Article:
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Wednesday, 29 April 1987
Page: 2159

Mr BEAZLEY (Minister for Defence)(11.47) —The amendment is not agreed to but the motives behind it are not despised. The intention has been-and it is part of government policy-followed up with the appointments that we have made. We have an interim board which will become the full board. The areas designated for those three members include having qualifications in the following fields: Housing operations; property development or management; business management; real estate management; finance; building or construction management; or social planning. Indeed, the people from the private sector who have been appointed as the private members of this board all come into one or other of those categories of involvement in real estate management and development, property development or whatever. Leaving the appointments open is a little more sensible I believe than actually designating one of those specific areas as opposed to any of the others as an area from which a board member might be drawn.

When governments are setting up statutory authorities they sensibly usually leave themselves open to appointments from the widest possible range of people and do not place themselves under the sorts of constraints that the Opposition is suggesting. In some areas of government patronage it might be said that the circumstances which the honourable gentleman said might arise do arise under all governments. With the Defence Housing Authority I have not noticed, and would not anticipate, a mad scramble from people who like to go on such boards to get on this one. This is very much a working body-a body on which kudos comes not from one's membership of it, but from the satisfaction of a job well done. I do not think that there will be any requirement to constrain this or any other government in the way in which the amendment suggests because only people from the various categories associated with the building and housing industry will have the desire to serve on this body. Only people from those categories will be of any interest to this or future Labor governments. I do not think that the Opposition needs to be concerned, either about our appointments to date or the achievement of the objectives that it seeks in its amendment.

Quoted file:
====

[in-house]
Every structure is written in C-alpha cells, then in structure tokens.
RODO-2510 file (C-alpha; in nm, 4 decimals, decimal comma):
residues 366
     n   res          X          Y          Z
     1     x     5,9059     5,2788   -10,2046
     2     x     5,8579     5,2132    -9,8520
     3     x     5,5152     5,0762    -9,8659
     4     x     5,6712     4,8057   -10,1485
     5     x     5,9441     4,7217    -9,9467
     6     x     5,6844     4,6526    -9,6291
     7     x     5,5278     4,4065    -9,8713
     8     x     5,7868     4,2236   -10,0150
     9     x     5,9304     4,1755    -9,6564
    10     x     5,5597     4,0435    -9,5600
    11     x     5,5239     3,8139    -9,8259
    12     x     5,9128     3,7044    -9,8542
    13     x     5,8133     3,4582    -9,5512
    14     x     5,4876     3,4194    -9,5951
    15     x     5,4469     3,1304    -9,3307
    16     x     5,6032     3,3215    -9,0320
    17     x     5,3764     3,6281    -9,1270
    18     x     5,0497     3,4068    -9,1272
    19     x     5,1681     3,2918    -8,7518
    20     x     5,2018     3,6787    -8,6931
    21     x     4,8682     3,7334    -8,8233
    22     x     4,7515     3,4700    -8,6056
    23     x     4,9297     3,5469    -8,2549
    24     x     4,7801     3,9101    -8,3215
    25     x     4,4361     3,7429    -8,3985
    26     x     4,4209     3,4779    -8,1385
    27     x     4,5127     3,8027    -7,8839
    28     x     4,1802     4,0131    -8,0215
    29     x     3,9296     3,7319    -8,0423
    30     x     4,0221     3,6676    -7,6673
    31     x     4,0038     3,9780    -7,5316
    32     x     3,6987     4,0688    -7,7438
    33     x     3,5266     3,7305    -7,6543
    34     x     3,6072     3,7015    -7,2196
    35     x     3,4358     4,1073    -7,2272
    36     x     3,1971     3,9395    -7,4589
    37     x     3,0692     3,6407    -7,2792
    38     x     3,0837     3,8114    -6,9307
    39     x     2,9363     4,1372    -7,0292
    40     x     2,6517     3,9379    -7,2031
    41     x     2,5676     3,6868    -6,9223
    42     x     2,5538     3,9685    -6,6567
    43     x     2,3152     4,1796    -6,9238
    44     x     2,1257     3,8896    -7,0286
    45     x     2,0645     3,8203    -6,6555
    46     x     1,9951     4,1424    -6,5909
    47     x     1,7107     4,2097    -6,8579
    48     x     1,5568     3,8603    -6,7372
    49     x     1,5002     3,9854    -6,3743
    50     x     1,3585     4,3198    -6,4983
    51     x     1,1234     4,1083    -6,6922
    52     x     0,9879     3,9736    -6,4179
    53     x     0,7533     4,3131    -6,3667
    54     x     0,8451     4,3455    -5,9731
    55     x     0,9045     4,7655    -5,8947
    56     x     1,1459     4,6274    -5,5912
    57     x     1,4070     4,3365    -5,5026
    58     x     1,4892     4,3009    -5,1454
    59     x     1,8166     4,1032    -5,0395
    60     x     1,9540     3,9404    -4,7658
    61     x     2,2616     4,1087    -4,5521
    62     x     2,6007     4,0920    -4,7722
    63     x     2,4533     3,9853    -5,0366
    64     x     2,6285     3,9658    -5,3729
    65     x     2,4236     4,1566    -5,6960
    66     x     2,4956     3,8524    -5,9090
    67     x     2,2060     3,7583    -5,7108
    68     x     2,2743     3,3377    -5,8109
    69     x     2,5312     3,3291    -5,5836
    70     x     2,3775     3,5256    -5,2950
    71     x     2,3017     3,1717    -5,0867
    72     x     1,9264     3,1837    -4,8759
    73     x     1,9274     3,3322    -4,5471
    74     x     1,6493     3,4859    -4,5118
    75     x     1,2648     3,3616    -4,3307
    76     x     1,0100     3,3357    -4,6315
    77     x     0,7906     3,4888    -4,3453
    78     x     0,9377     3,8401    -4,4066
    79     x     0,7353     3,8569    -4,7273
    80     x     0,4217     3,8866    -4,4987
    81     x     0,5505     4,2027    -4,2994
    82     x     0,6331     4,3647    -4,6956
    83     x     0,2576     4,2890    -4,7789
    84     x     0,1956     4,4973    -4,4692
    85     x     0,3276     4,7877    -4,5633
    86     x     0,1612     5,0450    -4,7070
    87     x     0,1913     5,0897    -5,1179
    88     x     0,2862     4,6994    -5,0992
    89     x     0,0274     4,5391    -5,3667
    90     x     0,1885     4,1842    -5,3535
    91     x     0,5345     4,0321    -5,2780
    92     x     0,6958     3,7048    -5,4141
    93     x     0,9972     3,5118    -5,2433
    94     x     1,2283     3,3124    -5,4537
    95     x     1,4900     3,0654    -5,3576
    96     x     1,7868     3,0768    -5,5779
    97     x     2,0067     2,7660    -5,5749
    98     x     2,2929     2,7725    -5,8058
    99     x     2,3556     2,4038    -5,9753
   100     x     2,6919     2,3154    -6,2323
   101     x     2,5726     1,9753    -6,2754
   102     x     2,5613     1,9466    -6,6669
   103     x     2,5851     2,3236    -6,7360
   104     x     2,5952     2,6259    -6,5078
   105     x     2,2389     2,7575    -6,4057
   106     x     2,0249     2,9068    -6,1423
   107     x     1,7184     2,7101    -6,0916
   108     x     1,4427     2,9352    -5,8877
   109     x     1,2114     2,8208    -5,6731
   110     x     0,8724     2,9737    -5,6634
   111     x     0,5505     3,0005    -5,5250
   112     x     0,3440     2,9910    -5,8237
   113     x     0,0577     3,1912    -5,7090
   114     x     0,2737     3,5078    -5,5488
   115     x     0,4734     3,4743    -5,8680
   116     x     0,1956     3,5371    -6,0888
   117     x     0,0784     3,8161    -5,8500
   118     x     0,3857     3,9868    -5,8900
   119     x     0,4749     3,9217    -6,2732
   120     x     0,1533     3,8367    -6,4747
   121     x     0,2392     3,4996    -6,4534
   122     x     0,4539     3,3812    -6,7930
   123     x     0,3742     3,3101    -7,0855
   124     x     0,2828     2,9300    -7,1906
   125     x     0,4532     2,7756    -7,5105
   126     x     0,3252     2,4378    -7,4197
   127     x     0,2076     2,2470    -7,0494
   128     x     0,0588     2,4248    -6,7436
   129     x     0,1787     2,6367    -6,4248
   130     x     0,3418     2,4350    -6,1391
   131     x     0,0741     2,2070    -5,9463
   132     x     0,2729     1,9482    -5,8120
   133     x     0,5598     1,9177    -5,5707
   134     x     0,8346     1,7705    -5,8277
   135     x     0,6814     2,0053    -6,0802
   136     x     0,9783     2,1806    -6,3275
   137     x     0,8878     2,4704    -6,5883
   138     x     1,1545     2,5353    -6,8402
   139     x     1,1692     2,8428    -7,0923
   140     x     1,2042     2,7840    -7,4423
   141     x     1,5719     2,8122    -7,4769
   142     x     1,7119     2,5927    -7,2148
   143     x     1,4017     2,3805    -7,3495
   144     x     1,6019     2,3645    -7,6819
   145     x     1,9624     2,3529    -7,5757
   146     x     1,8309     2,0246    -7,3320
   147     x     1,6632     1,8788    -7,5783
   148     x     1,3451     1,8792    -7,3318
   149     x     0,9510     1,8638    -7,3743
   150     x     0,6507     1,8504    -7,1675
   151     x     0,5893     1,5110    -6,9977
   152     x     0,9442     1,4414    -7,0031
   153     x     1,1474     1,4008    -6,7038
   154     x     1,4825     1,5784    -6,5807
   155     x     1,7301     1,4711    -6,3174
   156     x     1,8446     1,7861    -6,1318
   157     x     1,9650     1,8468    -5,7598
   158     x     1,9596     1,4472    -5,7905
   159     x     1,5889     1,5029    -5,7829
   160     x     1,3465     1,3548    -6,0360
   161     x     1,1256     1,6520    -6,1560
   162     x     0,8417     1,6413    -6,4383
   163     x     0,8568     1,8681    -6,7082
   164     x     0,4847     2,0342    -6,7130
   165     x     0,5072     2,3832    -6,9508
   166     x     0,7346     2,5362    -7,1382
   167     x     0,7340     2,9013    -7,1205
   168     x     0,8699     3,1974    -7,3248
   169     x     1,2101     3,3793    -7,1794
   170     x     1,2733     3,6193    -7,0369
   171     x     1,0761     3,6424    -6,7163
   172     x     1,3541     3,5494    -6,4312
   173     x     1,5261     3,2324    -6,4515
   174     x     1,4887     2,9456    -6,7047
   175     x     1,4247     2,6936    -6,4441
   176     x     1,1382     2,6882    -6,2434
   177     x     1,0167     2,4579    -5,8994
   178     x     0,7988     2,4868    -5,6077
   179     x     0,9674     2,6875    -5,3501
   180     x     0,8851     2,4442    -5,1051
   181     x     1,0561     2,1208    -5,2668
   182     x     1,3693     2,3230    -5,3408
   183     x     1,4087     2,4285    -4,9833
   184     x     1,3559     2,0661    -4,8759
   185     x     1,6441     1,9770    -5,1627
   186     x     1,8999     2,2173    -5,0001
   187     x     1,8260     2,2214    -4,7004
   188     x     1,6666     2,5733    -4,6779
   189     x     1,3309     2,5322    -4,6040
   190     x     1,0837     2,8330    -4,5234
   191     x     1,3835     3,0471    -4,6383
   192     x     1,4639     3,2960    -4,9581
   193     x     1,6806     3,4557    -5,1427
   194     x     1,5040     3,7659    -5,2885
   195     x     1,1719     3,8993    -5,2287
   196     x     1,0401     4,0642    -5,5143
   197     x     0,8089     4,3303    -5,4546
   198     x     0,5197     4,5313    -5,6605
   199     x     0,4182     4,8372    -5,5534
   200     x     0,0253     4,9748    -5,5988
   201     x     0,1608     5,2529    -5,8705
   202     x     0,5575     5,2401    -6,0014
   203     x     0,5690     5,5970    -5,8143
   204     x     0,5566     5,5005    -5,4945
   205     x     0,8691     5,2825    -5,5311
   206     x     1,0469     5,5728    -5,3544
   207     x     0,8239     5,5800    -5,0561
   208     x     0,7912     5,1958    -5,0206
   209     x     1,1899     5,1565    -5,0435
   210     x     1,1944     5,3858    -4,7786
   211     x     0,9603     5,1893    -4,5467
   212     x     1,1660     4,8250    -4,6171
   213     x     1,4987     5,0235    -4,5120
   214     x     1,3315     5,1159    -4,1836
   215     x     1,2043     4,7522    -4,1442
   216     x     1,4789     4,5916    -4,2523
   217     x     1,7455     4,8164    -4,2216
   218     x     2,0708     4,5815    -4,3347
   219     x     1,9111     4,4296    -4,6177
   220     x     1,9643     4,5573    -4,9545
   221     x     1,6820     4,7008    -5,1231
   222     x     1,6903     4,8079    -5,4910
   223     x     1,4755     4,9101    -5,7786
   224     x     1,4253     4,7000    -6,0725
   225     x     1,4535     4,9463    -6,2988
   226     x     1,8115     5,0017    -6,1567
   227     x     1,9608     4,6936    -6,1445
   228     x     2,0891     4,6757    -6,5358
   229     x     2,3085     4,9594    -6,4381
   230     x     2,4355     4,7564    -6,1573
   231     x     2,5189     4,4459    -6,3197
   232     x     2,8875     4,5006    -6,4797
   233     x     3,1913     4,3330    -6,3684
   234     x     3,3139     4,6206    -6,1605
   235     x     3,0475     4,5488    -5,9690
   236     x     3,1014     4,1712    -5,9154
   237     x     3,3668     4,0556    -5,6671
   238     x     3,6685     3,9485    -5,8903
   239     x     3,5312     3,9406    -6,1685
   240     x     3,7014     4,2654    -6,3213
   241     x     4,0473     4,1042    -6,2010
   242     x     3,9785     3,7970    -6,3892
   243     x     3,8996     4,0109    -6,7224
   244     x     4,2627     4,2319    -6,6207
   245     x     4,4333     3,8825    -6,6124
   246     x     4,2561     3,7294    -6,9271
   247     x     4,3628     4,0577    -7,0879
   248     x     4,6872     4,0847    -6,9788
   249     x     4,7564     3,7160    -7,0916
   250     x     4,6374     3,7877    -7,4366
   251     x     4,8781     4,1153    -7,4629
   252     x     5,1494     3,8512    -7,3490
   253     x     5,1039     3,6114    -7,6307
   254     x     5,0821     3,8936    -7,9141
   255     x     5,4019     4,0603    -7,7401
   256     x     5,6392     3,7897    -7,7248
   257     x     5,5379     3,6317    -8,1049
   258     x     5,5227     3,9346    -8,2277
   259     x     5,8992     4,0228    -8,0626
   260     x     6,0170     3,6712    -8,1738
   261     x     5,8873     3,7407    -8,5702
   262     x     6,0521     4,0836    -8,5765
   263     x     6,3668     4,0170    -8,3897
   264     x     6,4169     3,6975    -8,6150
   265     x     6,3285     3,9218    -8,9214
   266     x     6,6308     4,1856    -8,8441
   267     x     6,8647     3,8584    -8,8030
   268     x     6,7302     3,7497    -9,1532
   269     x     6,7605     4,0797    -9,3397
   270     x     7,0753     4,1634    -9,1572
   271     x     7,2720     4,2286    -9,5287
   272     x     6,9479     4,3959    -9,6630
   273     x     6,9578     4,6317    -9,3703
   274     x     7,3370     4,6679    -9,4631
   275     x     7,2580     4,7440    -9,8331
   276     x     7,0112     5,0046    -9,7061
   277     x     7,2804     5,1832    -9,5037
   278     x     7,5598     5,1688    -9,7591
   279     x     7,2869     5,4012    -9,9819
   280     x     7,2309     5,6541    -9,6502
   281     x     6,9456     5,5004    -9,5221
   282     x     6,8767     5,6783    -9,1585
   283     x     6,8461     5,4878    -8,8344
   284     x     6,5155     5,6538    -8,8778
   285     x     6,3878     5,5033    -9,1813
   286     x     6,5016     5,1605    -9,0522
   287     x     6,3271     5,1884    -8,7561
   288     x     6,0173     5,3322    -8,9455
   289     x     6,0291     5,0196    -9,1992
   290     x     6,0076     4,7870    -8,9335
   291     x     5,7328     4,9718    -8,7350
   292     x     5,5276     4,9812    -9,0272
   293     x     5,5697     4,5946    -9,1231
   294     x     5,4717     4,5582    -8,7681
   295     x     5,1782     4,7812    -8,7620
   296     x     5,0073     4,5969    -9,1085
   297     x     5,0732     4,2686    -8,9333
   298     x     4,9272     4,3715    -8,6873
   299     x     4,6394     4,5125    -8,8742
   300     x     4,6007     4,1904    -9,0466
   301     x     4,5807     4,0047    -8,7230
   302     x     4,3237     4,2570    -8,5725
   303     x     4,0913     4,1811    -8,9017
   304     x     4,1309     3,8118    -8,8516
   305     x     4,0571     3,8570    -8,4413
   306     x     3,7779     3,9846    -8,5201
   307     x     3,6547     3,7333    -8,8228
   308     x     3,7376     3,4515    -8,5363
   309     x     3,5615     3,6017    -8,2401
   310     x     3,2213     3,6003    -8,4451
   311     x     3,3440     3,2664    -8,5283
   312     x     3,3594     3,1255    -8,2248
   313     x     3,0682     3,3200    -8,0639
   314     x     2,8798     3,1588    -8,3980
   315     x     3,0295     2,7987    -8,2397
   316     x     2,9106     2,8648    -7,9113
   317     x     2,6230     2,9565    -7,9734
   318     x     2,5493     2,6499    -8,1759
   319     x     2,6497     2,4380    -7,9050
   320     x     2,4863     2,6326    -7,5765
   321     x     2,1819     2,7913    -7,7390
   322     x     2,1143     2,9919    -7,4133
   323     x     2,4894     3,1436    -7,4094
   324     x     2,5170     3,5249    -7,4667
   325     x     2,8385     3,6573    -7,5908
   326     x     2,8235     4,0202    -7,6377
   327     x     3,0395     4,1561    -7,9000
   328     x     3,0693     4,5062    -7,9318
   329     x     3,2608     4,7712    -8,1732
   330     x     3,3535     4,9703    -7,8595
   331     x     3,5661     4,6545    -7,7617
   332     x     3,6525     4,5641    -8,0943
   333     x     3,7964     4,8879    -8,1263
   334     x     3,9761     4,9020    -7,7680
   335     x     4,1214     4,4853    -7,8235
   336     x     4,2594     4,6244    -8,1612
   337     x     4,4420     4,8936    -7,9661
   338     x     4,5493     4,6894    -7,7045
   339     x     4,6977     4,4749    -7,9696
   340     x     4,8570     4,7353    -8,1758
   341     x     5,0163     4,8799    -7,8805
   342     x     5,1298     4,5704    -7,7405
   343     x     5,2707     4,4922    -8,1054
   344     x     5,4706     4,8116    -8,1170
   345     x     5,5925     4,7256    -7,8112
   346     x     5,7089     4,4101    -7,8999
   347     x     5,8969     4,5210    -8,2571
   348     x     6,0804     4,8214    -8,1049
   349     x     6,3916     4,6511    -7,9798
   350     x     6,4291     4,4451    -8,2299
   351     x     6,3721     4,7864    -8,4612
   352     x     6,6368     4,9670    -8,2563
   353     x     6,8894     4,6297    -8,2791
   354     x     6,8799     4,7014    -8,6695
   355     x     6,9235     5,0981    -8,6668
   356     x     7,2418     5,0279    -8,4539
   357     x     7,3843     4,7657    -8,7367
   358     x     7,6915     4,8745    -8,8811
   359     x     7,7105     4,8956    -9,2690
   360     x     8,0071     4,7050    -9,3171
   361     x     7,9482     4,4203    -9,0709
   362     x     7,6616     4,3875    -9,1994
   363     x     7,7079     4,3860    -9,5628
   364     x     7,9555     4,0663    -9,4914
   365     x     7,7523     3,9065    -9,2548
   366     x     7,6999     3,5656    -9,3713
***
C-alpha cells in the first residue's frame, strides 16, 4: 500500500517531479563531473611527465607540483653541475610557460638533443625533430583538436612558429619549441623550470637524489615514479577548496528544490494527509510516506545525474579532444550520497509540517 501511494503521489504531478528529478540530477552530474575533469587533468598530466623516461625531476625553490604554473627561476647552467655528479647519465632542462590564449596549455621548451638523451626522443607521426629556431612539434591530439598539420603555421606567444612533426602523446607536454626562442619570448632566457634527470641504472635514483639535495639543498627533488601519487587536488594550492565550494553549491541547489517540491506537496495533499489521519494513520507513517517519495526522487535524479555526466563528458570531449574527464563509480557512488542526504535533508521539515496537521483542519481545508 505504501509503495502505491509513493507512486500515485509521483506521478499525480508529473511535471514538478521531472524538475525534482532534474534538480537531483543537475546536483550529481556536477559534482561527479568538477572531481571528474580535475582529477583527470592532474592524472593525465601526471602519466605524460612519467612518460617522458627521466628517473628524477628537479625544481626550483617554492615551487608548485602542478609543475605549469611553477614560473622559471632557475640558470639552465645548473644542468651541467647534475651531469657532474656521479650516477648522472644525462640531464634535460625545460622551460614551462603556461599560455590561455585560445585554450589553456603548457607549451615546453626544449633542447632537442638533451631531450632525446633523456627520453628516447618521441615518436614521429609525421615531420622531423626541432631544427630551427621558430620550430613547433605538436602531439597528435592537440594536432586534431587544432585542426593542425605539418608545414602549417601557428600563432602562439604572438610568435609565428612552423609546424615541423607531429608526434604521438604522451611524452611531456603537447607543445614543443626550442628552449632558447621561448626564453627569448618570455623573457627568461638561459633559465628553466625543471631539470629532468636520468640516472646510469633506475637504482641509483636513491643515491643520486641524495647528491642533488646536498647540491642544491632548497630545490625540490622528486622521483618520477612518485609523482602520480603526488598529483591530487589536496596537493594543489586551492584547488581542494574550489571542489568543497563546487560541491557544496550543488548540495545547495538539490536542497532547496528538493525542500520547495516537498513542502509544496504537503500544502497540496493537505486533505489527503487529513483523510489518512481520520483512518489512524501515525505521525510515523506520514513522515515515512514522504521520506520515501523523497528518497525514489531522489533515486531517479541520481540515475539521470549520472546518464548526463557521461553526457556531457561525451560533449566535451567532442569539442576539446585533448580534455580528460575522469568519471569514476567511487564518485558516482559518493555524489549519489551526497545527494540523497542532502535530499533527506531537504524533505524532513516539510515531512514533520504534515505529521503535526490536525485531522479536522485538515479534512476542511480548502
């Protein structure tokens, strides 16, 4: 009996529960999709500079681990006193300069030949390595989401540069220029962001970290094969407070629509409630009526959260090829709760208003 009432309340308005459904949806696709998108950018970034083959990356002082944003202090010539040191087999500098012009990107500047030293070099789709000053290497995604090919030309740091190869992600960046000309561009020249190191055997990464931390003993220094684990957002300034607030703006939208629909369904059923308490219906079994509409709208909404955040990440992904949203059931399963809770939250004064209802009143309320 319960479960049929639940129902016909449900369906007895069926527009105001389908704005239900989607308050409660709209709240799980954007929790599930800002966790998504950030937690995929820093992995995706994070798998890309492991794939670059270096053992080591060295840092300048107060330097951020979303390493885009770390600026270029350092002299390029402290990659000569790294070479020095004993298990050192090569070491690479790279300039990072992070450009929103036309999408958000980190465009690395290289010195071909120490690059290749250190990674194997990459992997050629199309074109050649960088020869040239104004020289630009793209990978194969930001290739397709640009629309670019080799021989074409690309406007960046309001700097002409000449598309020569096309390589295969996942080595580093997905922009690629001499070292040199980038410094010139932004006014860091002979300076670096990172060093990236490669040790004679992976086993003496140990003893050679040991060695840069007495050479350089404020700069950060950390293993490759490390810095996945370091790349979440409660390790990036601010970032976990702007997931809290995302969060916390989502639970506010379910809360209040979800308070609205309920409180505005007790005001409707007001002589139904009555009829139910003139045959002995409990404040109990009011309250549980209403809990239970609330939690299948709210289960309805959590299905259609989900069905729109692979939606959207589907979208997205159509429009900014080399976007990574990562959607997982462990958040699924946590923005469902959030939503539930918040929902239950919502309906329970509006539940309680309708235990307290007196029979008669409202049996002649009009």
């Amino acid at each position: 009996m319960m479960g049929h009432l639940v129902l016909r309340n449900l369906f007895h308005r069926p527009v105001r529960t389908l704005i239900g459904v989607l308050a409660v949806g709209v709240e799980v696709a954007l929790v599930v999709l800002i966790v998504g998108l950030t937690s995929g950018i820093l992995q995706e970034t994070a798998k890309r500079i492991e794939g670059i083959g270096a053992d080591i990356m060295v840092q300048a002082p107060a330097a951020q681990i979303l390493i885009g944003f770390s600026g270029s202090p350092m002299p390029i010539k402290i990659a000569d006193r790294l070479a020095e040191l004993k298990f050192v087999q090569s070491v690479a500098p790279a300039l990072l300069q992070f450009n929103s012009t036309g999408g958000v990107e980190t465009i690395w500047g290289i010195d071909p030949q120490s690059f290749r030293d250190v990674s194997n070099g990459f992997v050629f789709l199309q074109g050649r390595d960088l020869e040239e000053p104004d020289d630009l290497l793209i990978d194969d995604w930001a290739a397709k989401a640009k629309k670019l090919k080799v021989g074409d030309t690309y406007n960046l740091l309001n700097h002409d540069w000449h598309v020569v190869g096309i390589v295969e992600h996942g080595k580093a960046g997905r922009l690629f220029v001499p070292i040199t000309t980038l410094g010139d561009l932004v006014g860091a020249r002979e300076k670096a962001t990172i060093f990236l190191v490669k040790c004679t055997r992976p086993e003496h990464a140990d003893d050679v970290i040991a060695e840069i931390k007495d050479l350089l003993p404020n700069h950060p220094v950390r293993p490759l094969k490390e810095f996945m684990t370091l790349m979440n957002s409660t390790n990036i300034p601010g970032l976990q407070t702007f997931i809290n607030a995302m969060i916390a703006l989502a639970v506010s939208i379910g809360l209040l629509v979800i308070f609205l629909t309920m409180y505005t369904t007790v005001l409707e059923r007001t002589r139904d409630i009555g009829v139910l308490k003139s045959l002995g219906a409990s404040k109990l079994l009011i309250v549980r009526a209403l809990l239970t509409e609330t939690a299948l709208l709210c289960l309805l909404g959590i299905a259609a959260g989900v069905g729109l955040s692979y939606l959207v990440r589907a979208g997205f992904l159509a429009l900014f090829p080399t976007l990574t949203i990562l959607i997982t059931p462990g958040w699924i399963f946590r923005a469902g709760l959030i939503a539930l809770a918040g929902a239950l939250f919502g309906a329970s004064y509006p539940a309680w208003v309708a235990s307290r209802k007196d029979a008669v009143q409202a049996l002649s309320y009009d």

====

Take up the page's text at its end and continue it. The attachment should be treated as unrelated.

On the question of whether funds will be more readily made available by this Government or any of its alternatives in defence and other areas, I can only say this: We on this side of the chamber do not have to explain a $16 billion revenue shortfall because in our promises we are not aiming to achieve in some way or another such a revenue shortfall. Therefore we do not have to worry about the way in which--

Mr Spender —On a point of order, Mr Chairman: Leaving aside the repetition of something which is a fabrication-but I do not hold him guilty for that-the Minister has moved on to precisely the kind of matters that you said I should not move on to. You pointed out that the debate should be more constrained; I accepted your injunction, but the same rule should apply to the Minister.

The CHAIRMAN —With all deference to the honourable member for North Sydney, the reason I drew his attention to that matter was that I did not want this situation to occur. The honourable member for North Sydney does not seem to take all that much notice of me and seemed to feel that discussion on government funding was somehow or other germane to the Government's finding money to fund this Authority. The Minister is now talking about the Government's money and funding the Authority. The honourable member is only in this position because of his own activities.

Mr BEAZLEY —The point having been made, I shall leave it. Suffice it to say that our objective will be that within whatever outlays are permitted for defence, we will seek a situation in which the housing area is protected and, as a result of the establishment of this Authority, that will be easier and easier.

Amendment negatived.

Bill agreed to.

Bill reported without amendment; report adopted.